"Without uninterrupted time you can't listen to someone, write good code or think," says Yesware's Bellows, who once spent a year at a Buddhist retreat meditating for hours a day. "Those tasks take concentration and focus that is quickly taken away by devices."

INTERRUPTIONS

Bellows is trying to stem the tide of interruptions. Instead of interrupting one another with questions, Yesware employees send messages via a HipChat.com intranet page that colleagues can review on their own time, when they have a break in the action. Bellows blocks out uninterrupted time on his calendar to think, urges everyone to close laptops and not check messages during meetings and reads and responds to his e-mail in designated chunks a few times a day.

The latter strategy in particular can dramatically reduce interruptions. If your e-mail automatically checks and feeds you messages every five minutes, that's a potential of 96 interruptions over an eight-hour day. However, if you manually check it every 45 minutes, that cuts the total to 11. Researchers at Oklahoma State University say the most productive checking schedule is four times per day. UC Irvine's Mark recommends that you plow through as much e-mail as you can in three scheduled periods per day; the rest of the time, it should be turned off.

Other interventions aim to block off no-interruption zones. Leslie A. Perlow, Konosuke Matsushita professor of leadership at Harvard Business School, developed the "quiet time" program, which walls off all intrusions during certain times of the day.

She deployed the method at a software company whose engineers were having trouble creating products without working nights and weekends. After a period of investigation, Perlow discovered that the engineers were being interrupted so often they didn't have time to think and couldn't get enough done during regular hours. With everyone falling behind schedule, a crisis mentality developed, in which people felt entitled to interrupt anyone at any time.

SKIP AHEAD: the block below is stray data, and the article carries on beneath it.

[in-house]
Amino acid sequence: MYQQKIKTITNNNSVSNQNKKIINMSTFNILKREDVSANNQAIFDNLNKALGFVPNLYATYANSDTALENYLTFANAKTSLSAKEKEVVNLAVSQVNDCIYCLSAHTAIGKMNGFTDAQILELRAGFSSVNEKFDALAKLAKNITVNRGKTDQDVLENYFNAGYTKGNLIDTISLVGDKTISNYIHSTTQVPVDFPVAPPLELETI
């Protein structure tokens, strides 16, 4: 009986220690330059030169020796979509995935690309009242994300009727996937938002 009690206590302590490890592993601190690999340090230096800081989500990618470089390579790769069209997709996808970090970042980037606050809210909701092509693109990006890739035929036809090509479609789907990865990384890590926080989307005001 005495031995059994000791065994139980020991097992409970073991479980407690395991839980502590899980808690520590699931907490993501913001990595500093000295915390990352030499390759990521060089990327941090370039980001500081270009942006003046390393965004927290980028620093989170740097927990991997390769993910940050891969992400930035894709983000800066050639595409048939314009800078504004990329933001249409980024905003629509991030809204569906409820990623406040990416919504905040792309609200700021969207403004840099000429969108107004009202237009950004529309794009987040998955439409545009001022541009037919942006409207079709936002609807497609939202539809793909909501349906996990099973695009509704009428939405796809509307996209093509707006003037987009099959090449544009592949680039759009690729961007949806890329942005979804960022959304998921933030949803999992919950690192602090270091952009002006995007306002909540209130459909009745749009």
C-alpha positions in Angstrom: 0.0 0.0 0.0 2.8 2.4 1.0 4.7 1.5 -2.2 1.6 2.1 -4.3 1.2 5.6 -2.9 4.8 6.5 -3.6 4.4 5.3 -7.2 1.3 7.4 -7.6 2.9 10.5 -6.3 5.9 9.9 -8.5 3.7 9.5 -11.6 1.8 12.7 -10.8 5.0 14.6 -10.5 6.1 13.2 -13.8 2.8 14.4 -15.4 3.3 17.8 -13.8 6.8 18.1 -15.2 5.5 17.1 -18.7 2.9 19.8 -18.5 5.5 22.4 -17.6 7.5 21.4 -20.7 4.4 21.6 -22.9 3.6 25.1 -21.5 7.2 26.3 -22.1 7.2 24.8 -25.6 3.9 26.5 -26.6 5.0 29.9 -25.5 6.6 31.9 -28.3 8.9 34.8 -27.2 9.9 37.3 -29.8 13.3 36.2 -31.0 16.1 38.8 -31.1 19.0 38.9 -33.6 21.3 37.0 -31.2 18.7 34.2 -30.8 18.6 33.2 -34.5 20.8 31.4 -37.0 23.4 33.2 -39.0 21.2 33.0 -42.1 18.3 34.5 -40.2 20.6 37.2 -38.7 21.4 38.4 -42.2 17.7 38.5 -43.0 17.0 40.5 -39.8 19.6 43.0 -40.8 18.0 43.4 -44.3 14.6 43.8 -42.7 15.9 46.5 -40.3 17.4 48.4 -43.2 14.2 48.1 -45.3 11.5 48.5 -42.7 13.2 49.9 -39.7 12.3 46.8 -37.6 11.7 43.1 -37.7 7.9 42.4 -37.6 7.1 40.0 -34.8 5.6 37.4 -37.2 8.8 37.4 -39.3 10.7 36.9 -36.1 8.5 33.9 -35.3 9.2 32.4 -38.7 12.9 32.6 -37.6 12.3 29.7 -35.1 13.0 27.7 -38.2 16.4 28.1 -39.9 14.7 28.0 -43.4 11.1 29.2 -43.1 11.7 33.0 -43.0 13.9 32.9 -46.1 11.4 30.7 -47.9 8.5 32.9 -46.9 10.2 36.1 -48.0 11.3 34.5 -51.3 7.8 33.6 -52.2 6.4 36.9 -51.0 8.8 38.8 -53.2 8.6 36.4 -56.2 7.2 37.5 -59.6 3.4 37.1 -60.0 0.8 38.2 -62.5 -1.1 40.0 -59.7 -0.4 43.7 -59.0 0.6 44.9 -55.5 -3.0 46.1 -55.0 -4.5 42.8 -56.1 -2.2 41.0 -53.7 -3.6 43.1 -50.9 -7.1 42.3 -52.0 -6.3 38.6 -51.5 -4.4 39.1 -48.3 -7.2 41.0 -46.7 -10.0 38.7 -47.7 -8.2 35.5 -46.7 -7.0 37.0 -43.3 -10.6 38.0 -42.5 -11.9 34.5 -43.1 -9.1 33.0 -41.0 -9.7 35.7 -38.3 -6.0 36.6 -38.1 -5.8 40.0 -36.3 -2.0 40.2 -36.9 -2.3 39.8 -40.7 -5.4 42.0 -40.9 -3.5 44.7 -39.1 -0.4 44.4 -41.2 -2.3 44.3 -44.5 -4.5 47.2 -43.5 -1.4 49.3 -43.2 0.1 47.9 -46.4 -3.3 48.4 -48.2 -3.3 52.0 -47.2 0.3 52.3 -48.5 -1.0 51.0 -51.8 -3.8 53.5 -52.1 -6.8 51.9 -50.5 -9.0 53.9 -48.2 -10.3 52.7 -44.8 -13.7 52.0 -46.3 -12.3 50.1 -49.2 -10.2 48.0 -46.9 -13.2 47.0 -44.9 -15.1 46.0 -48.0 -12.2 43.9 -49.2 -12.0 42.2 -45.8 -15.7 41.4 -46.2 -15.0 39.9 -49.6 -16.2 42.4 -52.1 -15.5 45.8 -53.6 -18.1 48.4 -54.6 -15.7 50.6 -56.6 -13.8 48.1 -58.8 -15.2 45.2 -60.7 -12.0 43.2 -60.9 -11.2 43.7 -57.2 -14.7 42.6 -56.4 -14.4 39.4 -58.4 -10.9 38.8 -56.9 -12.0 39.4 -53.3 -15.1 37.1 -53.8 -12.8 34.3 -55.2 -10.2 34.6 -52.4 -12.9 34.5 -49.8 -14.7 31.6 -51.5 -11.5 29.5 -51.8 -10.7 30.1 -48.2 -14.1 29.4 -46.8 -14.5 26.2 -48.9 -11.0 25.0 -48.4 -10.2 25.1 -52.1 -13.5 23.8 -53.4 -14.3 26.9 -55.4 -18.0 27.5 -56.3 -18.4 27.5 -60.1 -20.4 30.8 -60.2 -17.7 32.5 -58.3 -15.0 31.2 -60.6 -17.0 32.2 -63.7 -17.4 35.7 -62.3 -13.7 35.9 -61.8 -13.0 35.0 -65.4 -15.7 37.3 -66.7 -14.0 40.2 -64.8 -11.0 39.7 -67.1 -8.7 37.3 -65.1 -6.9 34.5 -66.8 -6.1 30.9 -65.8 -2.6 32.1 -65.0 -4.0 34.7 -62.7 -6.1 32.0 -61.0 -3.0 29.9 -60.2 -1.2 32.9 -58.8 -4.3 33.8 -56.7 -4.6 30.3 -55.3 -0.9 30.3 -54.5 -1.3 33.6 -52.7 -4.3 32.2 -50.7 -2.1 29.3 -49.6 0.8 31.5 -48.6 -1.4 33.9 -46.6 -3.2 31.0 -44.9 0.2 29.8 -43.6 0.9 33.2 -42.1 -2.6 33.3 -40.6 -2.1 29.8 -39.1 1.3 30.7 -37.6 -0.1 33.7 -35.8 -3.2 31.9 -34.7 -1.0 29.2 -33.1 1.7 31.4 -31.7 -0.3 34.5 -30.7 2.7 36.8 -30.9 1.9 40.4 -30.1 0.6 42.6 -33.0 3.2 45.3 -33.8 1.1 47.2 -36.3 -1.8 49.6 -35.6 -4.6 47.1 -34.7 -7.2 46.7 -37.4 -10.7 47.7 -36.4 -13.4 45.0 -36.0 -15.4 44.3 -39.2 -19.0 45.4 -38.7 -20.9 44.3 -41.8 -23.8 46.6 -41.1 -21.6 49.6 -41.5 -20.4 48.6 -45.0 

Perlow's solution was to set aside a certain portion of the day, before 11 a.m. and after 3 p.m., for uninterrupted work. (Normal interruptions could take place during that four-hour window.) The results: 59 percent of engineers reported that their productivity increased in the morning interruption-free zone, and 65 percent said the same for the afternoon. With heads cleared, 41 percent even reported that their productivity jumped during the interruption portion of the day.

Harman Singh likes the idea of quiet time. The founder and CEO of WizIQ--who gets upward of 200 messages each day--says he's been thinking about the need for rules to control the flood at his online education company. "It's gotten crazy," he says. "I don't get enough time to think. It's a menace."

His most frustrating distraction: mobile messaging via WhatsApp. He has considered getting off the app but is concerned about how investors who contact him that way might react. As with most thoughts of managing interruptions, there is fear. Would they respect boundaries? But Singh believes that ultimately his investors would rather have him engaged in productive thought and running his company than buried in social media and needless communication.

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Tags: stress management programs, email overload, information overload, overwhelm, productivity programs, productivity and stress, managing interruptions, reduce distractions, multitasking and stress, information overload programs, email management, interruption management